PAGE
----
TechRepublic is reporting on a Securities and Exchange Commission update to a 2011 cyber security statement, stating US publicly traded companies will be required to disclose in a timely manner when they have been breached or there are material cyber security risks:

First, and most importantly, is that the SEC is essentially extending its interpretation of older disclosure rules to cover cybersecurity. If you are familiar at all with SEC disclosure guidelines under Securities Act of 1933 and the Securities Exchange act of 1934 these new guidelines won’t appear very different—the SEC even wants disclosures filed on the same forms.

As the original 2011 statement said, “although no existing disclosure requirement explicitly refers to cybersecurity risks and cyber incidents, companies nonetheless may be obligated to disclose such risks and incidents.”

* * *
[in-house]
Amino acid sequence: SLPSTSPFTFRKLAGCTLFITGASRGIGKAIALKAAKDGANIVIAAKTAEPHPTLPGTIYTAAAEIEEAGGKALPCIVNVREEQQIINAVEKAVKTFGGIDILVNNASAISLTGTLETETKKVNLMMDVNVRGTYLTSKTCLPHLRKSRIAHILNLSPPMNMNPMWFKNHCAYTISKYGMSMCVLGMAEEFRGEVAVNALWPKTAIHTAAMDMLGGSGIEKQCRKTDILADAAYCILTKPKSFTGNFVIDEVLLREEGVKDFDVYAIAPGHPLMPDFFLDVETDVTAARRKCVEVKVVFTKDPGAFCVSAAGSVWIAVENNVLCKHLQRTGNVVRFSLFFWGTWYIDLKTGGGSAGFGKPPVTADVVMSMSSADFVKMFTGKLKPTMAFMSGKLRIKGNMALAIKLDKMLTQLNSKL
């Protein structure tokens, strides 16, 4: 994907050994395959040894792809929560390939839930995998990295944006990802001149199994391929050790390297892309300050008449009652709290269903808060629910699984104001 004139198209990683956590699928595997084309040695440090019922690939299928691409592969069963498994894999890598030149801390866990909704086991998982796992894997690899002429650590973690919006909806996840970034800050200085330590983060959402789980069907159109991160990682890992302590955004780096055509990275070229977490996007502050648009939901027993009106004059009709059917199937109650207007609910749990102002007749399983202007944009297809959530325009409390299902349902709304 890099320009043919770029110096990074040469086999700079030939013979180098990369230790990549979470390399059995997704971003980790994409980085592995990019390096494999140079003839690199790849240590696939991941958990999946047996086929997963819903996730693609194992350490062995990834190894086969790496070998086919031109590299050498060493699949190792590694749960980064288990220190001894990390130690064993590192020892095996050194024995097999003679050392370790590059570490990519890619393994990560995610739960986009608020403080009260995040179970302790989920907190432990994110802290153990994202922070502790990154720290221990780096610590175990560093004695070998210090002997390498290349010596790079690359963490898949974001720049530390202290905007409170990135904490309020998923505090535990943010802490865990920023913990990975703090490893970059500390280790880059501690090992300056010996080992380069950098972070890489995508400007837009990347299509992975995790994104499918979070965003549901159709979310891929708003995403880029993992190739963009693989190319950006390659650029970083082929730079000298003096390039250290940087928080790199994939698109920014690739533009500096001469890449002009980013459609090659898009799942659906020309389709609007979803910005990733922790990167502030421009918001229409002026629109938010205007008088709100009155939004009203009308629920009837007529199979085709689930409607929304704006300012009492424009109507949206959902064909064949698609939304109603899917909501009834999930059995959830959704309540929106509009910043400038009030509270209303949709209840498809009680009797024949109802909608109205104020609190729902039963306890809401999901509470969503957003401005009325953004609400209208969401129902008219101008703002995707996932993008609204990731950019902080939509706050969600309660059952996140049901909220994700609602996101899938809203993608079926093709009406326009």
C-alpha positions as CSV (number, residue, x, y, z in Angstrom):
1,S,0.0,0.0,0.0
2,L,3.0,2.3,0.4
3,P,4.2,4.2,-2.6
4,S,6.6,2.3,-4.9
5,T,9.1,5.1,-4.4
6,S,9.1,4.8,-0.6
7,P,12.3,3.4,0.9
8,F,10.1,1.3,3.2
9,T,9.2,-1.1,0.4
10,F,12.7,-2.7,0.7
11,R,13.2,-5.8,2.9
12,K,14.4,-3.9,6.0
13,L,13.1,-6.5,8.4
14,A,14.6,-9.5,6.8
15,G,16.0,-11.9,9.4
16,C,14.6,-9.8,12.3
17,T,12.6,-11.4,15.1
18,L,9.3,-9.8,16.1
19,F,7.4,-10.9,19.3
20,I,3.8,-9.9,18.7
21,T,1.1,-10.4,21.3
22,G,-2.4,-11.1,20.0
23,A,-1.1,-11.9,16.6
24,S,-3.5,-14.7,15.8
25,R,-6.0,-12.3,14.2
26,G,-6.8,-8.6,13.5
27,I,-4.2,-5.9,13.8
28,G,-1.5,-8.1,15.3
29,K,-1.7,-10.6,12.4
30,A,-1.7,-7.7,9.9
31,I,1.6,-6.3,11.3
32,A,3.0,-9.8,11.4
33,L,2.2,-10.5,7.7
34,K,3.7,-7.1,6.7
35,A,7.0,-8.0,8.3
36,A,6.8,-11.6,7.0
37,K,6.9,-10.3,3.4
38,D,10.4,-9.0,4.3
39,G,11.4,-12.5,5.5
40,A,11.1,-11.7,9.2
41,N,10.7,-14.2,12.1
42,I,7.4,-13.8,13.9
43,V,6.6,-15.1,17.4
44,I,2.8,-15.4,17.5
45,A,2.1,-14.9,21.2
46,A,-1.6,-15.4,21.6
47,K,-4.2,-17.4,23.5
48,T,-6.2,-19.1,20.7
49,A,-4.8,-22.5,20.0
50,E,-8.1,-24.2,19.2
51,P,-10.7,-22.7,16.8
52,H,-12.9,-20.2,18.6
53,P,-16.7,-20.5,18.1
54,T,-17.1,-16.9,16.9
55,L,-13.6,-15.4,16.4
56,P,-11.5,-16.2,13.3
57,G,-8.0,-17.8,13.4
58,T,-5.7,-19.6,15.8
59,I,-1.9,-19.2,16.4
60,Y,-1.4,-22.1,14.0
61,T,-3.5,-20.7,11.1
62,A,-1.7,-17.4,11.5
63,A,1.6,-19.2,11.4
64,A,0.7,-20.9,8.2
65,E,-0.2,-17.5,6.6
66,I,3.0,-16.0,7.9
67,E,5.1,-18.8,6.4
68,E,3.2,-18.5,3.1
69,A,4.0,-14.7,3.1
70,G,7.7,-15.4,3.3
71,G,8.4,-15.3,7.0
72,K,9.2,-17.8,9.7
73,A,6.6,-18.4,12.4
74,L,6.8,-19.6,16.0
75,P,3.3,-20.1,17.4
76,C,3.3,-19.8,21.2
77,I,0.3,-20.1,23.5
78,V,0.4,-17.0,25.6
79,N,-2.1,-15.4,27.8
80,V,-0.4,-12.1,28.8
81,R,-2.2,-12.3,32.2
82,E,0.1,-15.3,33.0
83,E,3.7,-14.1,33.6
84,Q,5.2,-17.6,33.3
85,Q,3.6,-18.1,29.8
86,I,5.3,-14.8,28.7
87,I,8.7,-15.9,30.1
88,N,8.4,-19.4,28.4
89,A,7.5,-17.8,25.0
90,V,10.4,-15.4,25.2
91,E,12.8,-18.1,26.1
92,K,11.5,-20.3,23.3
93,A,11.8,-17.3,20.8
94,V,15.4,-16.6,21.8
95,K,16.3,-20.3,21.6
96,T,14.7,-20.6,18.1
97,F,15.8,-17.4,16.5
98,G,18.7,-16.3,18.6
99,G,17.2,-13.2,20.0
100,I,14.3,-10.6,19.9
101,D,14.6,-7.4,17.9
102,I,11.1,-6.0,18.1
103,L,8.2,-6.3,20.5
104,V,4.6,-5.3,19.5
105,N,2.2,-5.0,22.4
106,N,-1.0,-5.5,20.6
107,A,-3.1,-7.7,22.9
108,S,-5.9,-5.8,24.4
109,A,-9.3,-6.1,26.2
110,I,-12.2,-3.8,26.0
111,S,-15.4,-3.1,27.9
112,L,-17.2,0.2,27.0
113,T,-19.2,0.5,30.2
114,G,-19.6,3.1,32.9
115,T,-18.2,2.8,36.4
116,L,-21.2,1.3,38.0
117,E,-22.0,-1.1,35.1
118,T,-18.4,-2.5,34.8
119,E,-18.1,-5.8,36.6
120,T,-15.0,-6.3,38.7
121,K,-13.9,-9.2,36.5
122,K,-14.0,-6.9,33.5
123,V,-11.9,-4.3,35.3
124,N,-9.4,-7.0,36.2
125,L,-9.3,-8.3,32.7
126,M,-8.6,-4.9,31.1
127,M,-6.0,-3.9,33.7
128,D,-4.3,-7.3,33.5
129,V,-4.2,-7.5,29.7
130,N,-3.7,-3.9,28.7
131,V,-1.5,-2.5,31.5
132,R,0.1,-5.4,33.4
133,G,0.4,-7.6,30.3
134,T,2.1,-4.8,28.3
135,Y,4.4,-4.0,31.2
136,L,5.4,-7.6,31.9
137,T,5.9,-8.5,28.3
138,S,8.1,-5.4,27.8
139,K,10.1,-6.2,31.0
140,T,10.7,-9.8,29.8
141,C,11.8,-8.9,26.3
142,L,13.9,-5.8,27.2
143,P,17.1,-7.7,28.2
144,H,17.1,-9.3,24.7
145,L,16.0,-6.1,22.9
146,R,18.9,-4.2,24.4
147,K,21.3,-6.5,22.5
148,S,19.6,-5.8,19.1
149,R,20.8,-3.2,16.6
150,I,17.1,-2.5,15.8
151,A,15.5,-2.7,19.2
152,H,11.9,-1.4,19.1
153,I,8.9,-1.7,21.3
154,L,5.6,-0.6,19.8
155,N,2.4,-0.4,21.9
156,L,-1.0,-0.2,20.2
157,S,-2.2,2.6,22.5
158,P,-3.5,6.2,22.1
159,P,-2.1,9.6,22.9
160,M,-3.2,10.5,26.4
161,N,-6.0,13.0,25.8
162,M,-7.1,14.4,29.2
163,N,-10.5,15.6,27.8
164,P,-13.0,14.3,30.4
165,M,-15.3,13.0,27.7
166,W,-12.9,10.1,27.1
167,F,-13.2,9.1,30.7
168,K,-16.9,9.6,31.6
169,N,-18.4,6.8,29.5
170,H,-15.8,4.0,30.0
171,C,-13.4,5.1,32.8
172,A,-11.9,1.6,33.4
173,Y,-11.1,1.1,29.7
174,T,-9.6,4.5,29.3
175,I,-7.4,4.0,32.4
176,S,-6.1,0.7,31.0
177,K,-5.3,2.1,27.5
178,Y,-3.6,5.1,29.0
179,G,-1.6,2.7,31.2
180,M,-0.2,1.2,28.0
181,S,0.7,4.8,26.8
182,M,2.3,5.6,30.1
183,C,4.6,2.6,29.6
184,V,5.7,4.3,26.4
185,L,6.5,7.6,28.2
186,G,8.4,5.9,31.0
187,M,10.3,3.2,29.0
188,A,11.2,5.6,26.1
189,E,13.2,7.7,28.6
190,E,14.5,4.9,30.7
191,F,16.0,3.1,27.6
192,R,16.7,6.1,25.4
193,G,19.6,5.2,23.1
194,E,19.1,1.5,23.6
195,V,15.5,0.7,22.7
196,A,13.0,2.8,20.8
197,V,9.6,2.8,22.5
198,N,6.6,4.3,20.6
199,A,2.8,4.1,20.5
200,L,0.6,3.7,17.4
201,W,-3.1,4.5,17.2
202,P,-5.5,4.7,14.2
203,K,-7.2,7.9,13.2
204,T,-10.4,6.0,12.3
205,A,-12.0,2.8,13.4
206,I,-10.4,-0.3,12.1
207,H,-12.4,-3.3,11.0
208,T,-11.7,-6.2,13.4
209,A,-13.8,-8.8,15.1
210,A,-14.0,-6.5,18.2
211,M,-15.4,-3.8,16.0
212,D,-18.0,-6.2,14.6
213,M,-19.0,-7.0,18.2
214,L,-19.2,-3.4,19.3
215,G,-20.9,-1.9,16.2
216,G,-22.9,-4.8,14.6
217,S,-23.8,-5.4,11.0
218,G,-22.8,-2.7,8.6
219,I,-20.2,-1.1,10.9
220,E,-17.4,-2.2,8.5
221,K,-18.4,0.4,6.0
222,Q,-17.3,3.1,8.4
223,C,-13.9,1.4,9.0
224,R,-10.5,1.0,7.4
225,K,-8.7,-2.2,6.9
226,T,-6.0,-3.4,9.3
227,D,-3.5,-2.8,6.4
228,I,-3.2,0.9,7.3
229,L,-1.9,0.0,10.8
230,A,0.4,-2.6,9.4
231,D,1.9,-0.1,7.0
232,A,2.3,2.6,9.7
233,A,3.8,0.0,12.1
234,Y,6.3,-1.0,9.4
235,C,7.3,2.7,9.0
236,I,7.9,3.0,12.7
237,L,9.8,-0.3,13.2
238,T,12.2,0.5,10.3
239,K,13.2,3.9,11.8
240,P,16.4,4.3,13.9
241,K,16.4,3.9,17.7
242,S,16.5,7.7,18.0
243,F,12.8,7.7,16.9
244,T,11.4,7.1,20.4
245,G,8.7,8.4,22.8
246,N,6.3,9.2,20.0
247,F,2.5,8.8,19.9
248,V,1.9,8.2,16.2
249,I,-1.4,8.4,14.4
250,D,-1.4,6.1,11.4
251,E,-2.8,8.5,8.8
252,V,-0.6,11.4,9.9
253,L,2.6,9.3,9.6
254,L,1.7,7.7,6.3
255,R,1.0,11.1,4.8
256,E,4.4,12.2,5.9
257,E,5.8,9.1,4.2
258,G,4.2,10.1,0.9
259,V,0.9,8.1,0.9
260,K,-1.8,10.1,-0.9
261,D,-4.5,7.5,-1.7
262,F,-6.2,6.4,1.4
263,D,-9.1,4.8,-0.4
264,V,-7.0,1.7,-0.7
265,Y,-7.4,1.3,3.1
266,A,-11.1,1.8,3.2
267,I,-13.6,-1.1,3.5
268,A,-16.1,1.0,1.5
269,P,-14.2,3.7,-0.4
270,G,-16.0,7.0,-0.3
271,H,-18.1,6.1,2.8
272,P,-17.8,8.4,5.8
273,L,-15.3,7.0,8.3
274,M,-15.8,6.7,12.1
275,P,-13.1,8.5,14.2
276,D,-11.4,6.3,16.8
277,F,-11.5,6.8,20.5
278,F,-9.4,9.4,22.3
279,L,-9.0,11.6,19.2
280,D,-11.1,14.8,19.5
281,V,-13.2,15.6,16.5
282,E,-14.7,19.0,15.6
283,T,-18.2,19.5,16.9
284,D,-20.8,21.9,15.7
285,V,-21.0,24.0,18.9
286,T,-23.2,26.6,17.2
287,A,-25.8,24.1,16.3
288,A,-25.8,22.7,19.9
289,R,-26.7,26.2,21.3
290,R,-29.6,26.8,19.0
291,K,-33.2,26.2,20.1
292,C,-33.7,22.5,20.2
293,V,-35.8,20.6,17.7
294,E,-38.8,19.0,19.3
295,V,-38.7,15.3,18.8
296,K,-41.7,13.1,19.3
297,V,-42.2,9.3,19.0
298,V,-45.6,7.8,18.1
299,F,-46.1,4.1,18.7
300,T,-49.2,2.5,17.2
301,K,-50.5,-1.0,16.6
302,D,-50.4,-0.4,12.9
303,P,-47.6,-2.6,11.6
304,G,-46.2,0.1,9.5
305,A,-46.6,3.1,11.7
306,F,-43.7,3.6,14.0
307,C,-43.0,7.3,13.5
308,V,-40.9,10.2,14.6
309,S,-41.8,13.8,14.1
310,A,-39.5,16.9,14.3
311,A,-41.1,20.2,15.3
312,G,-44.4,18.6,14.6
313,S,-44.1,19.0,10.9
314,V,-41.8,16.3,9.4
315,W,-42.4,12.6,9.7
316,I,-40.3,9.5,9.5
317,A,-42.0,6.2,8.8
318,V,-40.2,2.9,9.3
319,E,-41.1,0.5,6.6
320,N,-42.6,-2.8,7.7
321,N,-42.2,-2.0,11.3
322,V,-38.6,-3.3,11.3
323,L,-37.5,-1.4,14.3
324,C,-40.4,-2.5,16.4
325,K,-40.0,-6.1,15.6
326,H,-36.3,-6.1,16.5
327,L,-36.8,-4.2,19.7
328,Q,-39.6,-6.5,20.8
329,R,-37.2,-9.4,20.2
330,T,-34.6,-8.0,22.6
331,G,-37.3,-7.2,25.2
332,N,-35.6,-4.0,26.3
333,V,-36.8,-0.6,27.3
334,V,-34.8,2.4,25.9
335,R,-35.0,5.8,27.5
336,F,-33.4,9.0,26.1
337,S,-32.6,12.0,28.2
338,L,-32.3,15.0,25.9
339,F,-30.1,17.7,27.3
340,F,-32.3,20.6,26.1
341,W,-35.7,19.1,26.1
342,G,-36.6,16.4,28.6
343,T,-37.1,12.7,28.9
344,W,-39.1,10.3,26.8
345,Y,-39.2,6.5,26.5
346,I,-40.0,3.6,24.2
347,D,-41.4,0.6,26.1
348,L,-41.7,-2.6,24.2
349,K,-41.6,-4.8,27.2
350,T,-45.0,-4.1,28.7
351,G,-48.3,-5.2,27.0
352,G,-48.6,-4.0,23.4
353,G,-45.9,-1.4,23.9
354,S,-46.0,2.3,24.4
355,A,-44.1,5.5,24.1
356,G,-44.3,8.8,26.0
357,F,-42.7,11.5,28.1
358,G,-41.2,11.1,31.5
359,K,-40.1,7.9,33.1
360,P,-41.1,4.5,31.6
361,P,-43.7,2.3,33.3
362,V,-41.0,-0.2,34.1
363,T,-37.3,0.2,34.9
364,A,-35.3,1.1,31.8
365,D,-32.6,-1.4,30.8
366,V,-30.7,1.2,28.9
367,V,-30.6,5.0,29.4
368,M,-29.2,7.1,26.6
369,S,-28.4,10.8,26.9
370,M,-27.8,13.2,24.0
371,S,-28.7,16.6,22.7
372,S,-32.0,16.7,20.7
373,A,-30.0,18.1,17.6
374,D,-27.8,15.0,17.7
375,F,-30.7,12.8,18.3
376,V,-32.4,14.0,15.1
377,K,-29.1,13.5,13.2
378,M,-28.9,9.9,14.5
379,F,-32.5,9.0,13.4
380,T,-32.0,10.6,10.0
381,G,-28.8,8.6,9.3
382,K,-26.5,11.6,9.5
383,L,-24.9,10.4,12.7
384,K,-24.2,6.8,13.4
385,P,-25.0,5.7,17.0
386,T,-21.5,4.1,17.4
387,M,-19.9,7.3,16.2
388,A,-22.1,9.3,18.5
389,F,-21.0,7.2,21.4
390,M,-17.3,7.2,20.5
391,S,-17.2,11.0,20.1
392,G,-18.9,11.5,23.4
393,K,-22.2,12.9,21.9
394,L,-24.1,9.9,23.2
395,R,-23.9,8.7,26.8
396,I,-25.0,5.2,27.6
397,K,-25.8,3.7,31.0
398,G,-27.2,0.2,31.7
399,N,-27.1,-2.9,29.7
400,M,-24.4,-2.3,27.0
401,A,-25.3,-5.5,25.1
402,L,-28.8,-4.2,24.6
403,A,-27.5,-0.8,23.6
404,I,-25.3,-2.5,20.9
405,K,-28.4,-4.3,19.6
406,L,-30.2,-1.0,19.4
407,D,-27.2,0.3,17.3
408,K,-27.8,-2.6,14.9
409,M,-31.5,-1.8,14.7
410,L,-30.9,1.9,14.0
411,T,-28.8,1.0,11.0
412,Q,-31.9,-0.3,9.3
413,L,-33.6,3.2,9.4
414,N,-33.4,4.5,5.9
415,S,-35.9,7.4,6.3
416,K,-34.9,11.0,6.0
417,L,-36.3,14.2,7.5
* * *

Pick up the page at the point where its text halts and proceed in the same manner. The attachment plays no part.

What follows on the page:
What this new interpretive statement does is reinforce and expand the 2011 original, along with adding an important section designed to crack down on insiders trading stock based on undisclosed knowledge of a cyber attack—something important to consider in the wake of stock dumping accusations surrounding the Equifax breach (of which executives were later cleared in an internal investigation).

What the SEC has to say on that particular front is clear: “directors, officers, and other corporate insiders must not trade a public company’s securities while in possession of material nonpublic information, which may include knowledge regarding a significant cybersecurity incident experienced by the company.”

In other words, disclose incidents immediately to prevent even the appearance of impropriety.

It should be obvious to anyone that disclosure should be mandatory. However, most companies will act in the best interest of the officers running the company, and therefore often times will attempt to hide breaches from the public. This is harmful in so many ways that it is almost unbelievable in 2018 there are no actual legally binding requirements.